Tuesday, 23 August 2016

Some non-shocking statistics on gender pay from the IFS

At the IEA blog Ryan Bourne writes,
‘On average, women in paid work receive about 18% less per hour than men’. So reads the opening line of an Institute for Fiscal Studies–Joseph Rowntree Foundation press release for a new briefing note today.

Here we go again. It’s a shame that another two high-profile organisations are propagating this. As we argued in last week’s ‘How much do you earn?’ paper, these aggregate statistics are largely meaningless and designed to create a sense of unfairness. Are these workers full time or part time? In the public or private sector? How many years’ experience? The education level of the workers? What type of roles? What is the age profile of the workers? And what about all those compensating differentials which we know are important?

This is not merely theoretical, because using these stats as a catalyst to force pay to be equal for work which the market rates unequally produces damaging distortions in the economy.

But taken with all these caveats, the IFS report helpfully provides us with some facts which are pretty intuitive:
1) The gender wage gap per hour is falling (down from 28 per cent to 18 per cent between 1993 and 2015), which we’d expect given educational and societal trends. Though it must be said, this is not based on the ONS’s preferred definition of the pay gap, or their preferred data source.
2) The wage gap between young men and women, where you’d expect societal and educational trends to bite most, is just 6 per cent (before you even control for any of the points above).
3) The wage gap prior to having children is much lower at 10 per cent than the overall average wage gap, suggesting that having children is a big contributory factor.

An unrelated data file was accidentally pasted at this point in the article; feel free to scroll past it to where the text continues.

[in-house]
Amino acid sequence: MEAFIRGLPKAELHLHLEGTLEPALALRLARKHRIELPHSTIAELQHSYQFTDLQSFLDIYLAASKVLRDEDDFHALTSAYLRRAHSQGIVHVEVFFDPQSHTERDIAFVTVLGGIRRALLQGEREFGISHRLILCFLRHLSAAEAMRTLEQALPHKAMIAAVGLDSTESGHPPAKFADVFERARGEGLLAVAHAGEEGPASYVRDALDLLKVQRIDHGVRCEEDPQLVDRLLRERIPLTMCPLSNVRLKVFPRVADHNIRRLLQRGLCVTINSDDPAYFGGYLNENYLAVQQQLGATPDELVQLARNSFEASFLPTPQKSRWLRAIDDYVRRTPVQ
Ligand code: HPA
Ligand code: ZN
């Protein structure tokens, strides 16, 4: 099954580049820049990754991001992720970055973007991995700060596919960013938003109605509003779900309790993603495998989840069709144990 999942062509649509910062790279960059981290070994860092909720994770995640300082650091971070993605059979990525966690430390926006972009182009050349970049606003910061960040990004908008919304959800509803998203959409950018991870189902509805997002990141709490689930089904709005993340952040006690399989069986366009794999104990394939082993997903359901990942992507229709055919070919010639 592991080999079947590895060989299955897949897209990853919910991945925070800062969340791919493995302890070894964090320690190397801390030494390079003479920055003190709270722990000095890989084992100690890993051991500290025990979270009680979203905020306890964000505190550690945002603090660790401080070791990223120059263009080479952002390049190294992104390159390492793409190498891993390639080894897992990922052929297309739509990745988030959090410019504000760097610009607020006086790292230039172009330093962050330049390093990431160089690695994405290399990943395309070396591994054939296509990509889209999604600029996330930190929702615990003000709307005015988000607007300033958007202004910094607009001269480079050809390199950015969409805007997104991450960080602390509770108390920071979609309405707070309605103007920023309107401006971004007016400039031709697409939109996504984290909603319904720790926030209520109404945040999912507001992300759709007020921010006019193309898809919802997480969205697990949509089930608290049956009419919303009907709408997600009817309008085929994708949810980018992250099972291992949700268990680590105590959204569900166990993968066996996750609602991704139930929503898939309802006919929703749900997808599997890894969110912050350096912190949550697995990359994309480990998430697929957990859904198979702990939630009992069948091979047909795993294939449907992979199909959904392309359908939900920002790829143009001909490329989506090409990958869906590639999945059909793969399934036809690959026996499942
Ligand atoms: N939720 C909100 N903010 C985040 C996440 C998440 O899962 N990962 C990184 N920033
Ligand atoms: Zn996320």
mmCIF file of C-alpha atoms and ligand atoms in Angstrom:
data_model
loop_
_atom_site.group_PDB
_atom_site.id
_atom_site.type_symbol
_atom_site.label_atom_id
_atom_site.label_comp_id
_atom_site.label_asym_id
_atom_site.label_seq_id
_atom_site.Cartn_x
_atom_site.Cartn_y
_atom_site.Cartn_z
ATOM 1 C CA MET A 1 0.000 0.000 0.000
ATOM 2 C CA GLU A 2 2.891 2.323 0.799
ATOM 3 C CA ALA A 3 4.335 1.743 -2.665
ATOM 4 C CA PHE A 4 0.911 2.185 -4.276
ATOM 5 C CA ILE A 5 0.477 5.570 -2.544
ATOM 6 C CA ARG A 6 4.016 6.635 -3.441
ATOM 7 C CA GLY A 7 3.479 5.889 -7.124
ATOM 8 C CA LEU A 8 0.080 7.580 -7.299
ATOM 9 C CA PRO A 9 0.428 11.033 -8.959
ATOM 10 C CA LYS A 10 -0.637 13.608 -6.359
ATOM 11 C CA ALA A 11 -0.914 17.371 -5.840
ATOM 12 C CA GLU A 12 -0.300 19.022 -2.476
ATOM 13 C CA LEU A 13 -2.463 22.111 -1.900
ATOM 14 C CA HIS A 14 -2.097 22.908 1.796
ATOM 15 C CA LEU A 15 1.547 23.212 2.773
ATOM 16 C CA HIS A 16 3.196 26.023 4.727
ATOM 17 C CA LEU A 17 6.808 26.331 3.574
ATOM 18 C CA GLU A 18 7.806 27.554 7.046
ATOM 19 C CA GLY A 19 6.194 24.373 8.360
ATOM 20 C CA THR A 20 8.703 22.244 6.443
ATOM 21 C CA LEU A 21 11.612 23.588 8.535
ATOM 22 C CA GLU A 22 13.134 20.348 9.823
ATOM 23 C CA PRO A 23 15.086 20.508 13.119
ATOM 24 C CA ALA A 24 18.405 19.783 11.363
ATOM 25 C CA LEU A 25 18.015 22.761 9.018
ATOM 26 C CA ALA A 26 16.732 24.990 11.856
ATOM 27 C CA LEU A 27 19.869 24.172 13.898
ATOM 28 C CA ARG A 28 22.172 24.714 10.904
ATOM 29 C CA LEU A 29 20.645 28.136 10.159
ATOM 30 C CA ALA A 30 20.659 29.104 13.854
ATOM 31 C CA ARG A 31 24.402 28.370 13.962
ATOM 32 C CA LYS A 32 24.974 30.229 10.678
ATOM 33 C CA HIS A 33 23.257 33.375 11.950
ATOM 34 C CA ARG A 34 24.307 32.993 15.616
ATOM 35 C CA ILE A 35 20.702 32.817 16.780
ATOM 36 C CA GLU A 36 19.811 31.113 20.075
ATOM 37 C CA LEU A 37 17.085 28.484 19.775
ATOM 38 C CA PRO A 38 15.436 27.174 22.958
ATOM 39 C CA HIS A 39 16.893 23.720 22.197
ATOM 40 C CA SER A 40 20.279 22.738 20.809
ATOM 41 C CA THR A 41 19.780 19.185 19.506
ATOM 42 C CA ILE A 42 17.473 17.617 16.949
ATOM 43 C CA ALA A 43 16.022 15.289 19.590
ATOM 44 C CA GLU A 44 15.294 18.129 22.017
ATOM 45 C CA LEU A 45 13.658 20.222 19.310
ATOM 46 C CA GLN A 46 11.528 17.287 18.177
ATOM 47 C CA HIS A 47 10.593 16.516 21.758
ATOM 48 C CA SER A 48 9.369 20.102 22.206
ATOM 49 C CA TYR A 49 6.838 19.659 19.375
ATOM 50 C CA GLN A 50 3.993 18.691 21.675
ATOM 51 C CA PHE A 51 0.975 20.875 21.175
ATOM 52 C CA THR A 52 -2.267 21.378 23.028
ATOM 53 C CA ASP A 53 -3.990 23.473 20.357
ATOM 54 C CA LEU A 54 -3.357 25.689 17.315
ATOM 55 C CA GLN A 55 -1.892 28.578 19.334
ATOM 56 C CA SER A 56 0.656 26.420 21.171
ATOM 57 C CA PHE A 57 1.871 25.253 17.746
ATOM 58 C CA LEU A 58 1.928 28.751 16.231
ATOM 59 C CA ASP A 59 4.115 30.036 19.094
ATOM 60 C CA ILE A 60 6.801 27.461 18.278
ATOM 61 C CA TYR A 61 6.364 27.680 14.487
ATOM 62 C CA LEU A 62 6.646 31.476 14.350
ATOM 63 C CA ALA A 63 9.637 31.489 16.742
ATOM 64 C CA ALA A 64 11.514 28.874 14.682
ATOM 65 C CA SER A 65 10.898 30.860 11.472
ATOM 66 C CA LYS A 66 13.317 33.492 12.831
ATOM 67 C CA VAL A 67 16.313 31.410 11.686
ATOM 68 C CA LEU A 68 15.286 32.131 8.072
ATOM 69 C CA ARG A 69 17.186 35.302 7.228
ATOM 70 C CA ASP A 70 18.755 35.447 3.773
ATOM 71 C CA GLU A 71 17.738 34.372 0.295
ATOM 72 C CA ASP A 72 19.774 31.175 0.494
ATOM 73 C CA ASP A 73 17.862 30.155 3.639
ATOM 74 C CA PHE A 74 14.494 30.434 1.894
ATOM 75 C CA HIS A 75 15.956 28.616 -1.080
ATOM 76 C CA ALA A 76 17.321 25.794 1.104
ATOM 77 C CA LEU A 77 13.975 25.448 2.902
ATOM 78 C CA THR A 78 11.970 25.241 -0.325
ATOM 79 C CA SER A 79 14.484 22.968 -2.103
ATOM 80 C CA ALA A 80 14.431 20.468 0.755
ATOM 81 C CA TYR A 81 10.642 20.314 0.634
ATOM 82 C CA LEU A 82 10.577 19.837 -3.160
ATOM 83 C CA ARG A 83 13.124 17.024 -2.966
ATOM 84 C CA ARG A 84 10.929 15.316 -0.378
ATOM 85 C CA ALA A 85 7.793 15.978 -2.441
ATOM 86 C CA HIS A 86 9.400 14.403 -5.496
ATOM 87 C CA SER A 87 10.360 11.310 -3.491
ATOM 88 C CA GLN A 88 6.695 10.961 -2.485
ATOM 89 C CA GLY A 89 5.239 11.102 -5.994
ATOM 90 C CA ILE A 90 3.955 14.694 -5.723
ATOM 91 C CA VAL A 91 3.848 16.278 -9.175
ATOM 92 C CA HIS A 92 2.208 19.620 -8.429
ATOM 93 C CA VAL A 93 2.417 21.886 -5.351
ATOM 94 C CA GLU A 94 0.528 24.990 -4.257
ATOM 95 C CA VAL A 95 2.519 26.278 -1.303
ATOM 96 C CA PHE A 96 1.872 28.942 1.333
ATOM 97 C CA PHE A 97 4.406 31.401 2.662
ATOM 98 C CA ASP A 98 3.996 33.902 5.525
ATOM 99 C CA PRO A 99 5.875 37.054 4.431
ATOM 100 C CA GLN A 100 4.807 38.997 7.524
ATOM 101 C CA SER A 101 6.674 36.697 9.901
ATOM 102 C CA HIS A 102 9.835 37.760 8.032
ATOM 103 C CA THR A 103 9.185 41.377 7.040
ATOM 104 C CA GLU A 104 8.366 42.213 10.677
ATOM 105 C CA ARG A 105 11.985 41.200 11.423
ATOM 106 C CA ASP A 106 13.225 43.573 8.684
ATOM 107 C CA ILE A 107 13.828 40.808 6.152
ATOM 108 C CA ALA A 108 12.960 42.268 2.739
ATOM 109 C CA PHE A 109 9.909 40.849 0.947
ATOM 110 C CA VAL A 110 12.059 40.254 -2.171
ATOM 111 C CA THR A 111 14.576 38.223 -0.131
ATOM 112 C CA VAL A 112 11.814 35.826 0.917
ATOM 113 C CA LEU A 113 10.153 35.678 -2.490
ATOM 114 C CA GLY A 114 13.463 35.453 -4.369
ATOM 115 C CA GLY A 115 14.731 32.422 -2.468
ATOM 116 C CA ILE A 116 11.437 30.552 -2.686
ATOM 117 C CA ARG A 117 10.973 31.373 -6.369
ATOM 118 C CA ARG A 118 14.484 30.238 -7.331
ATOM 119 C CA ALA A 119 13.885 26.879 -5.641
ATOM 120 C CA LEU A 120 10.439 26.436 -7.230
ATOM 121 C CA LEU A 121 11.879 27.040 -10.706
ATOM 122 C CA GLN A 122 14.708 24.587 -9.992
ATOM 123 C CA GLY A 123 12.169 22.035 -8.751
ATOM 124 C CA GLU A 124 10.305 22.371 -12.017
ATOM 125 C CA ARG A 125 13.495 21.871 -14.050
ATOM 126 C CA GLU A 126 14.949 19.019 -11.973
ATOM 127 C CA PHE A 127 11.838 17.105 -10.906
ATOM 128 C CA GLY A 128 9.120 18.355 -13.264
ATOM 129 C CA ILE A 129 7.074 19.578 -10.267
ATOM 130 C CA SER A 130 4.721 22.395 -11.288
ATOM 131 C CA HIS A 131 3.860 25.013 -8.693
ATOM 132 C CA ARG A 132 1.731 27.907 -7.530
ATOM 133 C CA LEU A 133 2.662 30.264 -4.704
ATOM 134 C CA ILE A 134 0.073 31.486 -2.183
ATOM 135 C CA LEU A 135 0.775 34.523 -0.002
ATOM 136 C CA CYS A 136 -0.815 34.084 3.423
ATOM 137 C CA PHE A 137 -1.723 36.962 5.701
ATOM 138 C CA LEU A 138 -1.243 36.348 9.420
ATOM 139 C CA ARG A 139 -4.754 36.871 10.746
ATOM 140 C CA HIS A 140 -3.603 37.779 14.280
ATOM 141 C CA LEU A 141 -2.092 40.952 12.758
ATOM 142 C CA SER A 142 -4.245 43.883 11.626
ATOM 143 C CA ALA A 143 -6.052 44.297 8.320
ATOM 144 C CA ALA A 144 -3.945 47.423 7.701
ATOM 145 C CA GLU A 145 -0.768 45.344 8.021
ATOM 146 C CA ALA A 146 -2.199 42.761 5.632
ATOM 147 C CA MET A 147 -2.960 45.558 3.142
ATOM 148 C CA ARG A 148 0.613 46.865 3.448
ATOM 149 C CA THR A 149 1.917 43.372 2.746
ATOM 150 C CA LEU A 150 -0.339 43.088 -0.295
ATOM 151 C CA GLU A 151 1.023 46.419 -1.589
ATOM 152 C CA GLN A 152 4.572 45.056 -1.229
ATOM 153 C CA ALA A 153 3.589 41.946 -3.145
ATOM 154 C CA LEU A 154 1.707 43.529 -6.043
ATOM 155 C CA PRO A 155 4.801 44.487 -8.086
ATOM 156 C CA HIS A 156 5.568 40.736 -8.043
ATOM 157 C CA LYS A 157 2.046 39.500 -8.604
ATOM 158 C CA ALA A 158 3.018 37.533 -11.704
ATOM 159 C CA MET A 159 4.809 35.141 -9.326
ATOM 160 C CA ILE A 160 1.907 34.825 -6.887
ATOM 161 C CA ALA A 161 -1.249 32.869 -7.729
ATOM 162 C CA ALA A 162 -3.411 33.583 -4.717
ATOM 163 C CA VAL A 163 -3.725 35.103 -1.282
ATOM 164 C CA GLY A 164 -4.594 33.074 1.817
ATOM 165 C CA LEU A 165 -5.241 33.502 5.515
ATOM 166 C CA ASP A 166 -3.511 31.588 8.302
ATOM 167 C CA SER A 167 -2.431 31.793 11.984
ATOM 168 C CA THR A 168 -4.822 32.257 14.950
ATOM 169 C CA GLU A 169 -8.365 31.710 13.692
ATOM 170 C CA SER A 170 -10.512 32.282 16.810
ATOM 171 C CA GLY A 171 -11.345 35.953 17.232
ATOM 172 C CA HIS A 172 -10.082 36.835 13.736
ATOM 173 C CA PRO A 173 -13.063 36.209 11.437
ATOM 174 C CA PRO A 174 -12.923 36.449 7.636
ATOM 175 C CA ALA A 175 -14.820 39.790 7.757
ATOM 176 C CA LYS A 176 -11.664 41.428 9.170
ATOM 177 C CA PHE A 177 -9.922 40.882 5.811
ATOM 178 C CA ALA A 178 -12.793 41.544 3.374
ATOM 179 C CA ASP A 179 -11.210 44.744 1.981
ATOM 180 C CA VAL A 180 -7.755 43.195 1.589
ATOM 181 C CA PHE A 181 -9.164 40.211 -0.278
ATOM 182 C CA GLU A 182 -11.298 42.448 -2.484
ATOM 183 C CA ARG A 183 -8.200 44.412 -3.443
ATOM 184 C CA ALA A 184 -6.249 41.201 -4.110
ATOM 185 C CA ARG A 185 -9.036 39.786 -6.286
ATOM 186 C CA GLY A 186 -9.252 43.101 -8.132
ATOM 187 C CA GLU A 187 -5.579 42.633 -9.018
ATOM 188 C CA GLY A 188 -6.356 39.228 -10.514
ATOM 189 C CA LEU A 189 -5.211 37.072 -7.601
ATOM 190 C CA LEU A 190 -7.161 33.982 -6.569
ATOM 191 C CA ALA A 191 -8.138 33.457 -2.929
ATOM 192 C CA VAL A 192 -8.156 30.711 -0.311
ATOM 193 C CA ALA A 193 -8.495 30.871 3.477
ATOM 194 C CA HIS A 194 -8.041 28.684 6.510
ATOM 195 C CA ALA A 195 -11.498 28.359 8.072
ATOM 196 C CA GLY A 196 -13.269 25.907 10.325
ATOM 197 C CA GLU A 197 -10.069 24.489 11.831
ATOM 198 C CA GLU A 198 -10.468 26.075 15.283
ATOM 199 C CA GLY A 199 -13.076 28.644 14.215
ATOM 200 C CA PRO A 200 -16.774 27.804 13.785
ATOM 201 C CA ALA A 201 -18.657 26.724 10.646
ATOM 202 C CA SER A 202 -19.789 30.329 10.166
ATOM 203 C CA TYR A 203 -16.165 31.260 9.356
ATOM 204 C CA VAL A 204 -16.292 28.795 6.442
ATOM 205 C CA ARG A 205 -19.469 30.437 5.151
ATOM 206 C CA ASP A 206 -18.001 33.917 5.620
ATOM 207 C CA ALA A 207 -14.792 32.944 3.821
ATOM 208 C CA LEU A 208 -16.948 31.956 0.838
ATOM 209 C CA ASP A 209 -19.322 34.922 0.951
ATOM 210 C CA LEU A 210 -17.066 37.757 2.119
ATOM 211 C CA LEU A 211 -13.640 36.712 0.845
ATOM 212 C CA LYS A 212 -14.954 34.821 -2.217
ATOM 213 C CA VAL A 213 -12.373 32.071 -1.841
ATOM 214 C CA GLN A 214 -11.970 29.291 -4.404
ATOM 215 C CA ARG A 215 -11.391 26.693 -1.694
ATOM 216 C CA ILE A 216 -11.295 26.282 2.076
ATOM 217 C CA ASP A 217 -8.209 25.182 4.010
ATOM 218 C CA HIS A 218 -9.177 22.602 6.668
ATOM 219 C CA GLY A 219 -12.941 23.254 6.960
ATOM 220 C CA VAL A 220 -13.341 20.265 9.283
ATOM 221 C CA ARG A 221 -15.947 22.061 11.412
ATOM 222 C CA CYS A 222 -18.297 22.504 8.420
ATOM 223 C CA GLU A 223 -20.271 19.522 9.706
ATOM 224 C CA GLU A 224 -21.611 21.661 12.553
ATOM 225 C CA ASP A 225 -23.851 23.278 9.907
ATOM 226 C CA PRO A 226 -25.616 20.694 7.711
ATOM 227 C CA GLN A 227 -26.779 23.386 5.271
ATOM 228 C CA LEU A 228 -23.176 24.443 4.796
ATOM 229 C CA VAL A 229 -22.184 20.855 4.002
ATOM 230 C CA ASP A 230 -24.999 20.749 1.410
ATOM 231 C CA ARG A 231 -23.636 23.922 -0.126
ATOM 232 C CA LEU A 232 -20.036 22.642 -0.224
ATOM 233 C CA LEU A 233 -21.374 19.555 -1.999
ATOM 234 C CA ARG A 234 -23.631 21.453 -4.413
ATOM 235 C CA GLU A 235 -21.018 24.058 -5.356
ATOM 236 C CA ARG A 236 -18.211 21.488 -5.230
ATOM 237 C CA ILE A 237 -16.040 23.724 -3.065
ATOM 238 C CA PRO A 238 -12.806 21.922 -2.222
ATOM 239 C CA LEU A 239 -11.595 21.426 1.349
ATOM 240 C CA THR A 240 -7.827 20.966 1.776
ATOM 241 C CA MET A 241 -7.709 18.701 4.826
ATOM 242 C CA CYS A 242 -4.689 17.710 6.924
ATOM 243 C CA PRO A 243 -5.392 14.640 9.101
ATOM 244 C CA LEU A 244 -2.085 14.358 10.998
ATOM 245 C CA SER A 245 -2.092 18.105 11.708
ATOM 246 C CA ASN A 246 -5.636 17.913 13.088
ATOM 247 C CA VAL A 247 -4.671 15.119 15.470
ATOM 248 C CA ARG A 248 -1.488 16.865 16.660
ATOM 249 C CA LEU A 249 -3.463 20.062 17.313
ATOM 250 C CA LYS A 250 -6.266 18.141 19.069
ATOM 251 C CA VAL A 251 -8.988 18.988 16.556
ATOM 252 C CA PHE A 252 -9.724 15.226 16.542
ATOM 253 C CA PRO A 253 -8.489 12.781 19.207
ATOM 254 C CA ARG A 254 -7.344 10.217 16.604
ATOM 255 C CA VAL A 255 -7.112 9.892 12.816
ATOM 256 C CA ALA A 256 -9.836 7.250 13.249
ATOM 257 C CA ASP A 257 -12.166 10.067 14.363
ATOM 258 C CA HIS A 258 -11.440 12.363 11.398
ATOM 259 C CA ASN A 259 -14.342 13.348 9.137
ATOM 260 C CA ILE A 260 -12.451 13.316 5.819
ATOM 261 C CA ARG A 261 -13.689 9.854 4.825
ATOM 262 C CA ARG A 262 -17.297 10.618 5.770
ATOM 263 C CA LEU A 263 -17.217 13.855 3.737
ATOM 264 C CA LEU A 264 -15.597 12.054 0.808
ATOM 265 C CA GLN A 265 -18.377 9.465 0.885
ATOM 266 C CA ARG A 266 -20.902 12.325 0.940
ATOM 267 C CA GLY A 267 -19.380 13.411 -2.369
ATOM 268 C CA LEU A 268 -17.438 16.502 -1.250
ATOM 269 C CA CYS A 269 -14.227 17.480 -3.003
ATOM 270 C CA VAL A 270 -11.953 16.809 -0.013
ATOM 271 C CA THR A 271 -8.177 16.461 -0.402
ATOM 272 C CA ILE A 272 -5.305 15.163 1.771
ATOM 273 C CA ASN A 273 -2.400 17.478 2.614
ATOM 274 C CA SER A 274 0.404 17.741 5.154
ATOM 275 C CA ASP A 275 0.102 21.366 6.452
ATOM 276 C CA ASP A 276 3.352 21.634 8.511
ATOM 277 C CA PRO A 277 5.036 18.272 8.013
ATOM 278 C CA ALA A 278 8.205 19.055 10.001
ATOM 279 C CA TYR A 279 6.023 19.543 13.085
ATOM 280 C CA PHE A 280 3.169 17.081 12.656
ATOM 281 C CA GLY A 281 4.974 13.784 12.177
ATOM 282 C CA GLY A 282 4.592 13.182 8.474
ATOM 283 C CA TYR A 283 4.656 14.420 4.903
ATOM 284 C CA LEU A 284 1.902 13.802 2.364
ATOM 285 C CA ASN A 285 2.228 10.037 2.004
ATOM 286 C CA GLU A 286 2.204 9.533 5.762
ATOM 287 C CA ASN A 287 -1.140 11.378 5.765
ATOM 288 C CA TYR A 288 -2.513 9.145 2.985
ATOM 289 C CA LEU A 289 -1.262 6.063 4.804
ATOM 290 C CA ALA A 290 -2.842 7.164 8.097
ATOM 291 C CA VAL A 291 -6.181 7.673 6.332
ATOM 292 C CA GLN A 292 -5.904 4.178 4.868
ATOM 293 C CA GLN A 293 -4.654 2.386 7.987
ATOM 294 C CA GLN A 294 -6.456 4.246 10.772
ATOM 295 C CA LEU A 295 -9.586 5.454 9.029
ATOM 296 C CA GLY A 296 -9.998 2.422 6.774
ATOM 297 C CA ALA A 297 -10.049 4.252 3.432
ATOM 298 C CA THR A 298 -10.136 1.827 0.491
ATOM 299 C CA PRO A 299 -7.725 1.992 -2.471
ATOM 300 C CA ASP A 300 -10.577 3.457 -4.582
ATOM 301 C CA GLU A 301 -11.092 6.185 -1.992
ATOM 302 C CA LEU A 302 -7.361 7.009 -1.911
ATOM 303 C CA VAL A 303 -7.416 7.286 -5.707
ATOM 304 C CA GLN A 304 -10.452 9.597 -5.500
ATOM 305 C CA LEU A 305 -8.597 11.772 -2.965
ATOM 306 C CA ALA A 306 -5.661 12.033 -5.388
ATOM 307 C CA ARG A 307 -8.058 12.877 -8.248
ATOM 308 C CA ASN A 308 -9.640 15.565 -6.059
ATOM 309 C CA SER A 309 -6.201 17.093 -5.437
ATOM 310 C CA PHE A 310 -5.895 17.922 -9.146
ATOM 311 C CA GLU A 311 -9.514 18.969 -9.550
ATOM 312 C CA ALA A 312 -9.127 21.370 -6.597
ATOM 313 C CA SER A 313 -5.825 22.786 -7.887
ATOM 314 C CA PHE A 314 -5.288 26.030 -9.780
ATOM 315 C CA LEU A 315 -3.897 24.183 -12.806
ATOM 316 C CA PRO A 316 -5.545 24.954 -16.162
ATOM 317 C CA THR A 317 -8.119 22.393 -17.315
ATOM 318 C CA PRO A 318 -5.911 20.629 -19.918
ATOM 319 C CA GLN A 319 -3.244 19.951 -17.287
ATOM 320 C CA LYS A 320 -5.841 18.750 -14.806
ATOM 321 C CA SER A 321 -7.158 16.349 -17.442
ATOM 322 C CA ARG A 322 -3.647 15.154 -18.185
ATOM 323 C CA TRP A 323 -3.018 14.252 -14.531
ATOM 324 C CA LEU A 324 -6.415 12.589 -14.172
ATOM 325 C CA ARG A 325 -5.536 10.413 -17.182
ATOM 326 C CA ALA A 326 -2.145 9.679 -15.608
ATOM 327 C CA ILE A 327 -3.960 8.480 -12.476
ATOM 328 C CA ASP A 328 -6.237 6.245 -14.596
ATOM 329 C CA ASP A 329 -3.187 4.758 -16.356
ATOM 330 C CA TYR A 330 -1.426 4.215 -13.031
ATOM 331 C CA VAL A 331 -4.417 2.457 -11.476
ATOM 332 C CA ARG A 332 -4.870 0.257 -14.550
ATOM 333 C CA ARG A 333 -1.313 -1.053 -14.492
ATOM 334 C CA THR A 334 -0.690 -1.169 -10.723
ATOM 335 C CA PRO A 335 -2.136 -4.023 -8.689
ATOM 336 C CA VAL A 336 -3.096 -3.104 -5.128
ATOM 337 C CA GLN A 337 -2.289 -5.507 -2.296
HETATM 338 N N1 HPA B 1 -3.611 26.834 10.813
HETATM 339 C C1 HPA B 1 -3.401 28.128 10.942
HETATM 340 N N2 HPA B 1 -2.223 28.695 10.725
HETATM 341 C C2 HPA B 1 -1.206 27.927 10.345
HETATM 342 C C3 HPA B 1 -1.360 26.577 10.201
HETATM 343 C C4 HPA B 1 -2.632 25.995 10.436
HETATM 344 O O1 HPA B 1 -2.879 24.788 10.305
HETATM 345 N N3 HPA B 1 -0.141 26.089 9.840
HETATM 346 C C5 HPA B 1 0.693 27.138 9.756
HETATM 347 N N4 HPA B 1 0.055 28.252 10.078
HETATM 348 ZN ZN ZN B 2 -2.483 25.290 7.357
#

4) Indeed, following the arrival of the first child, the wage gap steadily increases, on average, to 33 per cent after 12 years.
5) Why is this? A big clue is that 20 years after the birth of their first child, women have on average been in paid work for four years less than men and have spent nine years less in paid work of more than 20 hours per week.
A lot of research now tell us that points 4 and 5 are some of the most important reasons for the male/female wage gap.

In a paper, "A grand gender convergence: its last chapter" by Claudia Goldin in the American Economic Review (104(4): 1091-1119),  it is argued that reducing the gender gap in pay requires greater temporal flexibility, to help counter points 4 and 5, in the labour market. Being able to work long hours and work particular, antisocial hours is limited by childcare responsibilities. This effects women more than men and thus changes to the structure of labour markets with regard to hours worked and remuneration will advantage women to a greater degree than men.

The abstract of the paper reads,
The converging roles of men and women are among the grandest advances in society and the economy in the last century. These aspects of the grand gender convergence are figurative chapters in a history of gender roles. But what must the "last" chapter contain for there to be equality in the labor market? The answer may come as a surprise. The solution does not (necessarily) have to involve government intervention and it need not make men more responsible in the home (although that wouldn't hurt). But it must involve changes in the labor market, especially how jobs are structured and remunerated to enhance temporal flexibility. The gender gap in pay would be considerably reduced and might vanish altogether if firms did not have an incentive to disproportionately reward individuals who labored long hours and worked particular hours. Such change has taken off in various sectors, such as technology, science, and health, but is less apparent in the corporate, financial, and legal worlds.
But presumably firms reward individuals who labour long hours and work particular hours because it is profit maximising for them to do so and thus this may be a feature of the particular industries in which it occurs. If so this could be a difficult thing to change, it would take either a change in the cost structure of the industry, what would bring about such a change?, or a change on the demand side, that is, customers would have to start demanding a different set of goods or services. Why would they do so?

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